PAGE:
We have over ninety years of experience supporting those affected by leprosy and other neglected diseases in various parts of the world.

On Africa Day, we want to share with you what we’ve been up to in Mozambique. As well as focusing on finding cases of lymphatic filariasis (LF) and leprosy before a disability sets in with people living in the Zambezia Province of Mozambique, our project here also looks at helping those who already have a disability by finding ways to reintegrate them into work and society. We are working alongside the Netherlands Leprosy Relief to do this.

Leprosy in Mozambique

It is believed that around one in every 20,000 people in Mozambique has leprosy [1]. As is the case in many parts of the world, people with leprosy are often shunned from their communities due to a lack of understanding about the cause of the disease. In fact, in the local language of Nempalu, those with leprosy are even known as a ‘moribund person’, meaning someone on the verge of death. This contributes to the belief that the disease is incurable when that is not the case.

Our work

The Zambezia province has one of the highest rates of leprosy in the country and getting treatment for neglected diseases here can be difficult as only 60% of the population have access to health services and people often have to travel far to reach them [2]. While there are national efforts to distribute drugs to treat leprosy and prevent LF, our new project is helping to fill the gap in follow-up care and treatment for leprosy or LF-related disability.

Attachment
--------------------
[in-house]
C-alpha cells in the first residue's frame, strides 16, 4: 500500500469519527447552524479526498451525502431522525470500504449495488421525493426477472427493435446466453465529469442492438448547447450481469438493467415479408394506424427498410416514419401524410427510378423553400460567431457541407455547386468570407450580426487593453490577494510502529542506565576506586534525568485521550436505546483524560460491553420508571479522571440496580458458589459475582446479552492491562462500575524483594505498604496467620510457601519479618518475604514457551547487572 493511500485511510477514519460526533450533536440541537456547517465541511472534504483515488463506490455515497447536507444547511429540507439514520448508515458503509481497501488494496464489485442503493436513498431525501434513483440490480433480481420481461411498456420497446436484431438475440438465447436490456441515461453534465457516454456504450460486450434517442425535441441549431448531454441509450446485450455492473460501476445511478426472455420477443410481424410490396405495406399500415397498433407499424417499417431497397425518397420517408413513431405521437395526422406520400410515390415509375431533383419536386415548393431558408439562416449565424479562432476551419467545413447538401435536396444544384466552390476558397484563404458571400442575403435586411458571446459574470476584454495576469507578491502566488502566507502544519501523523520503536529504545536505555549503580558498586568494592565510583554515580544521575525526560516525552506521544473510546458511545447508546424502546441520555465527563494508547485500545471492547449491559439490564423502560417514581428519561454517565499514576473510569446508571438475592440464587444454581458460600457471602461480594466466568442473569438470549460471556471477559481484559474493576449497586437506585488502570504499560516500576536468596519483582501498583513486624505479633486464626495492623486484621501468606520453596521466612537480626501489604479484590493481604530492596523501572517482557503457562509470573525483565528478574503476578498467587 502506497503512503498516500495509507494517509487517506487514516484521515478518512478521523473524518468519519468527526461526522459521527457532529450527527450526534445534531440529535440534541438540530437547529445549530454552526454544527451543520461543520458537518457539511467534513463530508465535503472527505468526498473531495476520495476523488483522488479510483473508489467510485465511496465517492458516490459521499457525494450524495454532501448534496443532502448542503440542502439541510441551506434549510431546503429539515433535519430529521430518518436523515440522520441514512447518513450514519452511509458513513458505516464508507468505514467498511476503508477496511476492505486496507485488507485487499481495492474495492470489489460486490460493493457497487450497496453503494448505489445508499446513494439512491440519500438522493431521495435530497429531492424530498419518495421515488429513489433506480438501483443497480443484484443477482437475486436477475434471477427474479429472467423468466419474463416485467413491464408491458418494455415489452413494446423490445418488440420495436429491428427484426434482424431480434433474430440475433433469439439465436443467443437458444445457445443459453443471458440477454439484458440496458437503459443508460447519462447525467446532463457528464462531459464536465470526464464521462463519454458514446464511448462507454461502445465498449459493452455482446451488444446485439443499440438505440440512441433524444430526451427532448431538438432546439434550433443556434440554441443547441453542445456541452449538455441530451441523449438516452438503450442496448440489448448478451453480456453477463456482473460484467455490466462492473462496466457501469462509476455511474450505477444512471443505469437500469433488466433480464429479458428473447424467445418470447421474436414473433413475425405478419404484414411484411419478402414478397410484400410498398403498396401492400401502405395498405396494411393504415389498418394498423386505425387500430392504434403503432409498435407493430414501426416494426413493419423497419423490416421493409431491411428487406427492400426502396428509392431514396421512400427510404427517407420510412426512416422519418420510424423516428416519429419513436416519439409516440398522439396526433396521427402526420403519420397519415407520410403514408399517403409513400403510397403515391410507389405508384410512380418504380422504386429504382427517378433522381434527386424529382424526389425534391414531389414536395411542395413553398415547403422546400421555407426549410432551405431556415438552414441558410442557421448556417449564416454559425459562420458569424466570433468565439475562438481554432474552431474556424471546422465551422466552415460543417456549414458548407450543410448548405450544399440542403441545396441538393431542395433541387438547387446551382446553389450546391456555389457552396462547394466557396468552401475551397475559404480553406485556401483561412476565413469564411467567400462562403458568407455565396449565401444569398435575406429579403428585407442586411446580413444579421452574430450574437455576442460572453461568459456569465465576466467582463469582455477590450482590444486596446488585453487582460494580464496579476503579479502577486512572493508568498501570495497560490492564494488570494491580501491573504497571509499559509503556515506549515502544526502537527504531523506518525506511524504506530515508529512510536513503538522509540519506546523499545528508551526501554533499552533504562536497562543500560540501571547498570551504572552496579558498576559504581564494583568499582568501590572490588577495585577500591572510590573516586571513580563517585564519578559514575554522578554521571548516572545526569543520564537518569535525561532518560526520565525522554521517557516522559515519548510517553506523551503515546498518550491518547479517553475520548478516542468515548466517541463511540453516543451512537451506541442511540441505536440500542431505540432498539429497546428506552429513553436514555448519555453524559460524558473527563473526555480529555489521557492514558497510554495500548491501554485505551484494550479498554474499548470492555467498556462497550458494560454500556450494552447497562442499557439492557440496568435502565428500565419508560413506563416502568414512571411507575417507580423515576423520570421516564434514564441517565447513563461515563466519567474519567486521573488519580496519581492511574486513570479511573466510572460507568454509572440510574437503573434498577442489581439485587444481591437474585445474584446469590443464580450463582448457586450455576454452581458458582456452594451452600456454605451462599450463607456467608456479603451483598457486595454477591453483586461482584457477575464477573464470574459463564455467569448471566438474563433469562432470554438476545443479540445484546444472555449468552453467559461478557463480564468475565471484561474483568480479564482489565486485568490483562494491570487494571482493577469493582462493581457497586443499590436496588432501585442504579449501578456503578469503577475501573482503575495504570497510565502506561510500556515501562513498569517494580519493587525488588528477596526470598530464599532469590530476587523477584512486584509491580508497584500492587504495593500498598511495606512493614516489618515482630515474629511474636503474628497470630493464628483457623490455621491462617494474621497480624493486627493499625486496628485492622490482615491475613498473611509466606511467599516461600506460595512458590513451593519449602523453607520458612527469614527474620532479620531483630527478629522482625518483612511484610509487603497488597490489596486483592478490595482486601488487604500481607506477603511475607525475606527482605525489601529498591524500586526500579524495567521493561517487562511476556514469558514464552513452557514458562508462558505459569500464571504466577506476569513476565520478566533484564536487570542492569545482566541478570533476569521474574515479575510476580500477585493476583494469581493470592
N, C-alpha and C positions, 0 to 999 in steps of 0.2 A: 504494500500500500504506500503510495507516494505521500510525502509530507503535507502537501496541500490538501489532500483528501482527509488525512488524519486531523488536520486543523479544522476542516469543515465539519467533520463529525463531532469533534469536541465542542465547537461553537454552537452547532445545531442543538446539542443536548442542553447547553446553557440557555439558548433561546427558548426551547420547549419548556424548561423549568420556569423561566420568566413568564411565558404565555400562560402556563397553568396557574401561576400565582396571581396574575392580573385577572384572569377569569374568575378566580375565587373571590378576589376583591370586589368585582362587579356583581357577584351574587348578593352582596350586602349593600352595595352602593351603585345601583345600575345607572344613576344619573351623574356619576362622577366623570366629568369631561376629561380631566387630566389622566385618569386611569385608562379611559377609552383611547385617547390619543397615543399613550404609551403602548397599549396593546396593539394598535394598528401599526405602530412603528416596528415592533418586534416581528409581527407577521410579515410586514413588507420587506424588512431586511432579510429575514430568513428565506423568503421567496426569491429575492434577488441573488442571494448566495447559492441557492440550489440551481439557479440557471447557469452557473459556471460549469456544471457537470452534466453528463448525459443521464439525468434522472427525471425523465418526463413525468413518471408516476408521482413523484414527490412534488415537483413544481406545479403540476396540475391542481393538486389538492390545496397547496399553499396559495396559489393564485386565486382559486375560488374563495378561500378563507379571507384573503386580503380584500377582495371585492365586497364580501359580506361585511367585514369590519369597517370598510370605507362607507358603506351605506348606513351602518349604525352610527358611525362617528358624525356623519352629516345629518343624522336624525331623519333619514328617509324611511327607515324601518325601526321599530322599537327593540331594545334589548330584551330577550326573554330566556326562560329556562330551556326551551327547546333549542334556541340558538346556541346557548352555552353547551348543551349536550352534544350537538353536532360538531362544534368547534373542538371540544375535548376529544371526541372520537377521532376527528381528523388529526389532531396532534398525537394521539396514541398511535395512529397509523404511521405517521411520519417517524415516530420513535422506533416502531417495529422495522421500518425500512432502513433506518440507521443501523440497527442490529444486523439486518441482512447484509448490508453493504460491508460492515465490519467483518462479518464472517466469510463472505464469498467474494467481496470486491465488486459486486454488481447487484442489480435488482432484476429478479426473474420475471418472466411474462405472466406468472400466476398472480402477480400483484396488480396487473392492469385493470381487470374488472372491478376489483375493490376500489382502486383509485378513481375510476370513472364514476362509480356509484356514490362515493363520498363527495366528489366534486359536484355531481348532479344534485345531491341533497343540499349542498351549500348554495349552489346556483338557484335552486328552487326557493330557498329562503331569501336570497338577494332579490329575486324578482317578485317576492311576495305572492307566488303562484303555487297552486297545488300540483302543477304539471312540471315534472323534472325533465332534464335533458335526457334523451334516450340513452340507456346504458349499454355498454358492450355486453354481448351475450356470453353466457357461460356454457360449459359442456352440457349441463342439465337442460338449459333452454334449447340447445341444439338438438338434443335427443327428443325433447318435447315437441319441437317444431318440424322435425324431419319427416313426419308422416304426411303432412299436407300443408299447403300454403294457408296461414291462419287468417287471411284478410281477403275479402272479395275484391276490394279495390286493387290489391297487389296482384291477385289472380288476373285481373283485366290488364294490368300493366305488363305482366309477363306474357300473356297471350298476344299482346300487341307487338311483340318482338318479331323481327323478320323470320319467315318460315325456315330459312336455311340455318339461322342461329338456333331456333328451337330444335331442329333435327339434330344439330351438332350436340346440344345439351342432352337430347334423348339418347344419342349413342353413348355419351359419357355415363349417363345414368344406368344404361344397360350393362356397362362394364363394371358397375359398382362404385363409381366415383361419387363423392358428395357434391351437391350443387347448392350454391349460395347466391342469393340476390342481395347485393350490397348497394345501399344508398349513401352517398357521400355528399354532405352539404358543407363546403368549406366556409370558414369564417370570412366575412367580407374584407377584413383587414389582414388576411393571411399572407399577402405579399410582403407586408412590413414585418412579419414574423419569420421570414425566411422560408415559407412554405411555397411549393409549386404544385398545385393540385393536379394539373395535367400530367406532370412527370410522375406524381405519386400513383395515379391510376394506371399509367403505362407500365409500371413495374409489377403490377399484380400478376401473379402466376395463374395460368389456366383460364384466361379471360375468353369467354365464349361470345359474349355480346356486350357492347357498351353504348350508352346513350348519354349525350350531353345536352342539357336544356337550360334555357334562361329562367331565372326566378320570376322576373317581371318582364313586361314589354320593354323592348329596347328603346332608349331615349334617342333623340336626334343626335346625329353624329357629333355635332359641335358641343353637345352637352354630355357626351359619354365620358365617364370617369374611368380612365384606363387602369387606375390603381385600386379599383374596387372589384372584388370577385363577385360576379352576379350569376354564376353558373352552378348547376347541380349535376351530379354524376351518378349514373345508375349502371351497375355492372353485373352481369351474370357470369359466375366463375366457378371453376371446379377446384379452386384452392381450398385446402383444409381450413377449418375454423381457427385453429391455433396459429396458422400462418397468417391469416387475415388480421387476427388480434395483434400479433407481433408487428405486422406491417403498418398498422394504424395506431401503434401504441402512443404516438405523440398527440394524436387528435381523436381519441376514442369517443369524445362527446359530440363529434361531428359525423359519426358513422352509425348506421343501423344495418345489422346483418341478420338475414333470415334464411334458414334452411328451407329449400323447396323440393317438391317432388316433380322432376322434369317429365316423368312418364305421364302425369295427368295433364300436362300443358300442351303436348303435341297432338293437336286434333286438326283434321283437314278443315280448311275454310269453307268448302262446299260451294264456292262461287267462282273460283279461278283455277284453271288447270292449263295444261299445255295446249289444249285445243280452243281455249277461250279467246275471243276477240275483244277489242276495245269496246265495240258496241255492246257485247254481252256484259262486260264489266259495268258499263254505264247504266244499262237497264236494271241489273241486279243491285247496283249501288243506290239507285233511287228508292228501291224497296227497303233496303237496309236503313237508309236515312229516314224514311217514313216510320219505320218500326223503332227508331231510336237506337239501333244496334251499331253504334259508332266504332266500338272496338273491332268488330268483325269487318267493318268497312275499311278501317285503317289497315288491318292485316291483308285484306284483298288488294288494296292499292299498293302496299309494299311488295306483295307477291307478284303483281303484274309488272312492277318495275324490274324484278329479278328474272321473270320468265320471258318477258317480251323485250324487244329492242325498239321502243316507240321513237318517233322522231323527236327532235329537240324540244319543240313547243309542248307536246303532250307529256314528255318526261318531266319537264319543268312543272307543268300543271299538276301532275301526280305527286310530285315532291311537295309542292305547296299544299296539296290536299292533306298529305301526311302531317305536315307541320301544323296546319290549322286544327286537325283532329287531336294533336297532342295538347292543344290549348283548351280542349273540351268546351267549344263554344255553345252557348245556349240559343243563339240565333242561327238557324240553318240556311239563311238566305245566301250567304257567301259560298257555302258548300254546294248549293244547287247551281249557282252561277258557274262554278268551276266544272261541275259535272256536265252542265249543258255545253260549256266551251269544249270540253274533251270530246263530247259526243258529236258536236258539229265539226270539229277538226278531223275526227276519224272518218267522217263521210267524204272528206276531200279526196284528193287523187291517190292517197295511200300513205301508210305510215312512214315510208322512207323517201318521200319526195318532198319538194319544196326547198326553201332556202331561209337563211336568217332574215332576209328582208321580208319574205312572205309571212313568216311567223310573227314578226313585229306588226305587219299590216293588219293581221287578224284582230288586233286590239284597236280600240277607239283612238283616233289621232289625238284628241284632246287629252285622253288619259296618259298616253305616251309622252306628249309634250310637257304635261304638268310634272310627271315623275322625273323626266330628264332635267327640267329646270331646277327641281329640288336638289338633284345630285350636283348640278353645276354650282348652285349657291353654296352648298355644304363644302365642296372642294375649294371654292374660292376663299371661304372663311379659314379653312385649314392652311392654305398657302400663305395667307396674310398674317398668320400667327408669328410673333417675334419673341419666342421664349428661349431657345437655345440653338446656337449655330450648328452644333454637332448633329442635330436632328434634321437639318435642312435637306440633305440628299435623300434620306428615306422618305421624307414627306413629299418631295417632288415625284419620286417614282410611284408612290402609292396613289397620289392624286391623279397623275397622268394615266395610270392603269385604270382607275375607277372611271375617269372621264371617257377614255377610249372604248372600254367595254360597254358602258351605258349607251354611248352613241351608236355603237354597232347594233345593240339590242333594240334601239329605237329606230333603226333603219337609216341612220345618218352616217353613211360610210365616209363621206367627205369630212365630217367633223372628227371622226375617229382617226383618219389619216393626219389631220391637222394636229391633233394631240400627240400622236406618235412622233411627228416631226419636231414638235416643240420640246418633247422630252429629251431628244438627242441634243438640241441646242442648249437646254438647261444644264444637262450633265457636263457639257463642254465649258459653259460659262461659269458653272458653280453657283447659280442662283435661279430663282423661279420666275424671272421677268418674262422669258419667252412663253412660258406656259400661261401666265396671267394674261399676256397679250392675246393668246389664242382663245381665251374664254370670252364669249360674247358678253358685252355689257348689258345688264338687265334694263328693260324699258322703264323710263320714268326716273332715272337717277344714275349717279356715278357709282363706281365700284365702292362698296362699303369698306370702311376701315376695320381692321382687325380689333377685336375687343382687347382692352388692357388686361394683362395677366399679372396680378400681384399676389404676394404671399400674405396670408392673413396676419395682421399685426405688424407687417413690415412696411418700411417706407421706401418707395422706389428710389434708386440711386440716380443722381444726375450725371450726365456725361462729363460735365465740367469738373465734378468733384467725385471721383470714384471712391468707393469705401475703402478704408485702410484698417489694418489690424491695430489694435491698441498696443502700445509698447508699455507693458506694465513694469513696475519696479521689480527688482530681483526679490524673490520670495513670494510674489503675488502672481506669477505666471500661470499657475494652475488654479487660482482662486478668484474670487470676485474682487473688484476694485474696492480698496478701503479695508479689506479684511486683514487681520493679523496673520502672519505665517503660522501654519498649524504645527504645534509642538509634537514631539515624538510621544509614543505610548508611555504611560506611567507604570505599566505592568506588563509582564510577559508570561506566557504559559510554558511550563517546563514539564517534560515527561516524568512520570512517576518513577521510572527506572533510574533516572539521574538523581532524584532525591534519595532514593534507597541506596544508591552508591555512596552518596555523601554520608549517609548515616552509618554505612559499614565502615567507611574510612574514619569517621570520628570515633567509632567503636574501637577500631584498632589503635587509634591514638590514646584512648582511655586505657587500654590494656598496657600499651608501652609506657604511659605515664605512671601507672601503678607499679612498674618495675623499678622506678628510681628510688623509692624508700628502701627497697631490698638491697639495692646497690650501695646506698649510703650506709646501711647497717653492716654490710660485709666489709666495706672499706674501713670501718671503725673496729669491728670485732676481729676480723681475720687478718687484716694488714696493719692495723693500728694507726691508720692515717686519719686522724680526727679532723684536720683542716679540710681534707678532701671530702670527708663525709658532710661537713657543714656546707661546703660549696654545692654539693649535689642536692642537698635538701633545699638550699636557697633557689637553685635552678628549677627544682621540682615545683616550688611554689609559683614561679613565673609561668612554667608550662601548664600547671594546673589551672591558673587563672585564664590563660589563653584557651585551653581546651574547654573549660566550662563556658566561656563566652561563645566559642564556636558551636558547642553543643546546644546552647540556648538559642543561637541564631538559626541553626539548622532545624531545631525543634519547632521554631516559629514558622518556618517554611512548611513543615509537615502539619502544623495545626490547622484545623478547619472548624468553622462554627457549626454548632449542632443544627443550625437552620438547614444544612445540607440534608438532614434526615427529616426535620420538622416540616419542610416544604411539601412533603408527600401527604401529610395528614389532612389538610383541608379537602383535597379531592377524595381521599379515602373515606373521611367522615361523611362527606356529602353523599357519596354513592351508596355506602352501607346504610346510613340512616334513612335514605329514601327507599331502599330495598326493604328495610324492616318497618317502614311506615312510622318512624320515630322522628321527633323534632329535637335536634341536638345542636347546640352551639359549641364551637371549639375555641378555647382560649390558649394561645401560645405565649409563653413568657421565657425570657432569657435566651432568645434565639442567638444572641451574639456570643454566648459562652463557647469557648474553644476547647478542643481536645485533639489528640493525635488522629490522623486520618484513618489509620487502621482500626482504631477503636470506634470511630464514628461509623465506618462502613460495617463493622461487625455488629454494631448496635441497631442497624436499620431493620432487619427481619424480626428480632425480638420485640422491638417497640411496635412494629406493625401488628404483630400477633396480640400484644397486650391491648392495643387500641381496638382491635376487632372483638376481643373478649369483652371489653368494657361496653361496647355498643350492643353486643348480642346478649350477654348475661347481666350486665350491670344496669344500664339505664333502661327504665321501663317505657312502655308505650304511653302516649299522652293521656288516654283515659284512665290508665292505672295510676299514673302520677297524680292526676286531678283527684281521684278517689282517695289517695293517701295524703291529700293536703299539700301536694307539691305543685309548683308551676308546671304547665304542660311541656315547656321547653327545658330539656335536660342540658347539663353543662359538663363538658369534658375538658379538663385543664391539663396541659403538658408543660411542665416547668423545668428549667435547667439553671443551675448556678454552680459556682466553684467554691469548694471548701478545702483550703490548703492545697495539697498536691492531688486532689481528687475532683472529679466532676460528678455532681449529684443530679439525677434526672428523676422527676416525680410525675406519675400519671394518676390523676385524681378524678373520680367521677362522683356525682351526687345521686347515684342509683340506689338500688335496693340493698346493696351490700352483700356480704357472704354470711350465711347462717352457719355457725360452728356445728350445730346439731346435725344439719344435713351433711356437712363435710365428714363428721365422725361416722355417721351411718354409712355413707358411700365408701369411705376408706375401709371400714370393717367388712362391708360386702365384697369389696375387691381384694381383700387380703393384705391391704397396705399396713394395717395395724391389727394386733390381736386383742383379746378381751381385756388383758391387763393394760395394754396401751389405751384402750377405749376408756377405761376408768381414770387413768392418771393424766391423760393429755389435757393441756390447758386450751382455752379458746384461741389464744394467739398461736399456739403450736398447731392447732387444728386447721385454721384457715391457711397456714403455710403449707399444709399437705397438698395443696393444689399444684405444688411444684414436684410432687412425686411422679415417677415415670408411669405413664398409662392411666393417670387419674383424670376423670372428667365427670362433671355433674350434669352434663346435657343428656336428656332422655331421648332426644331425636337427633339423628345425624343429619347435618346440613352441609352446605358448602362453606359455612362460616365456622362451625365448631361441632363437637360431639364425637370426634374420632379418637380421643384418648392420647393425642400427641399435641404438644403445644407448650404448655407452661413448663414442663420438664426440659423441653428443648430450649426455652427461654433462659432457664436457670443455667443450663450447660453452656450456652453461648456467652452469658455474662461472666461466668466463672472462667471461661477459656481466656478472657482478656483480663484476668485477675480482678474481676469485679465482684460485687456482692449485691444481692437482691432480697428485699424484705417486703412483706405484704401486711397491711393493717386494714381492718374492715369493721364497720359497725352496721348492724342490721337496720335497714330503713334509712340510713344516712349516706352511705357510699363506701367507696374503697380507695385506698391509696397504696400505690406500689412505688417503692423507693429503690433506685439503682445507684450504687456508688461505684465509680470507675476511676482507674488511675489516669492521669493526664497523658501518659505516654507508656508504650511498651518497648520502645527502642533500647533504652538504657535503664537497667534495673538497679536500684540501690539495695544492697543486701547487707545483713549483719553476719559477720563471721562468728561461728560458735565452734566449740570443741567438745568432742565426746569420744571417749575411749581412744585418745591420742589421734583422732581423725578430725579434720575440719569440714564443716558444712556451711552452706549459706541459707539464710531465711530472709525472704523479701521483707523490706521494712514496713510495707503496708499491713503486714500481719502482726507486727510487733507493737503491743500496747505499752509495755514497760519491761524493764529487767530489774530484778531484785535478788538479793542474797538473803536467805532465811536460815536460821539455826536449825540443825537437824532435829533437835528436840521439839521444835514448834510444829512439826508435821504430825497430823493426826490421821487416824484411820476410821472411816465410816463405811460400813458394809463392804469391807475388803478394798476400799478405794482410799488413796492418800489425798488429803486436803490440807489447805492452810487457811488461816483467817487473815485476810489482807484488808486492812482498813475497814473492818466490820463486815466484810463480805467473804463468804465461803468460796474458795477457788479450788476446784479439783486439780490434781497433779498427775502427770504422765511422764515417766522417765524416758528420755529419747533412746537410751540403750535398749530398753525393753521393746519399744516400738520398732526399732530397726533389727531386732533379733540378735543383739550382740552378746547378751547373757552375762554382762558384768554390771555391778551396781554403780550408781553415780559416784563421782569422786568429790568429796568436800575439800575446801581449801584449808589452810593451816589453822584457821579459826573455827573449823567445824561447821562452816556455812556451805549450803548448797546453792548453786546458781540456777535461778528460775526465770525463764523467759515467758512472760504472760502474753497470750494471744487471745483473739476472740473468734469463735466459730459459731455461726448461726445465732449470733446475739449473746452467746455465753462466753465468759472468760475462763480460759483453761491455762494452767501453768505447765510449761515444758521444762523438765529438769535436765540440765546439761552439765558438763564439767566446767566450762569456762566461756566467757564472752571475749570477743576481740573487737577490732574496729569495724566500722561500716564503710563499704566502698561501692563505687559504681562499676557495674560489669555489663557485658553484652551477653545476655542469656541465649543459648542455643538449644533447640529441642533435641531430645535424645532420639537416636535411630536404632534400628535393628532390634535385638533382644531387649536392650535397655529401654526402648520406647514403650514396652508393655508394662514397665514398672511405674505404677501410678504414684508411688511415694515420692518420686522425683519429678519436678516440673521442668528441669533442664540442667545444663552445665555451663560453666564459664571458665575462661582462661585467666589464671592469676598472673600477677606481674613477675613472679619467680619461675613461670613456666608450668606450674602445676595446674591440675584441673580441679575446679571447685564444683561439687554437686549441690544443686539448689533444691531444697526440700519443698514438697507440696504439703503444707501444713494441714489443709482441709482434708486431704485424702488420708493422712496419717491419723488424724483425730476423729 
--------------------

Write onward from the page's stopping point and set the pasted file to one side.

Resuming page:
What are we doing?

  • We are training 240 community champions to detect cases of LF and leprosy
  • We help those affected by disease advocate for access to disability benefits through provincial and national governments
  • We are providing more health education to communities as well as teaching them self-care techniques
  • We are establishing self-help groups to give individuals an opportunity to learn a new skill

Self-care groups

The self-care practices used to reduce leprosy-associated wounds and disability are similar to those required to reduce secondary bacterial infections linked to LF. Therefore, those affected by either disease can come together to:

  • Learn how to take care of their affected body parts
  • Support each other and combat the isolation and depression associated with these diseases
  • Access protective footwear, economic opportunity as well as healthcare

Community champions

We have trained 240 volunteers to recognise the symptoms of leprosy as well as TB, HIV and malaria. This approach means finding more people who may be affected by disease, possibly before a disability has set in.

By engaging local champions, some of whom have themselves been affected by neglected diseases, we also tackle the deep-rooted cultural prejudices. This helps to reduce the prejudice associated.

So far…

We have reached 134 people in the Zambezia area and the majority of those have been referred through our community champions who are actively finding cases of LF and leprosy.


This Africa Day, you can donate and help us carry out our life-changing work in Mozambique.

Donate now

1 http://leprosyrelief.org

2 http://www.slideshare.net/Fiocook/fionas-presentation-on-mozambique1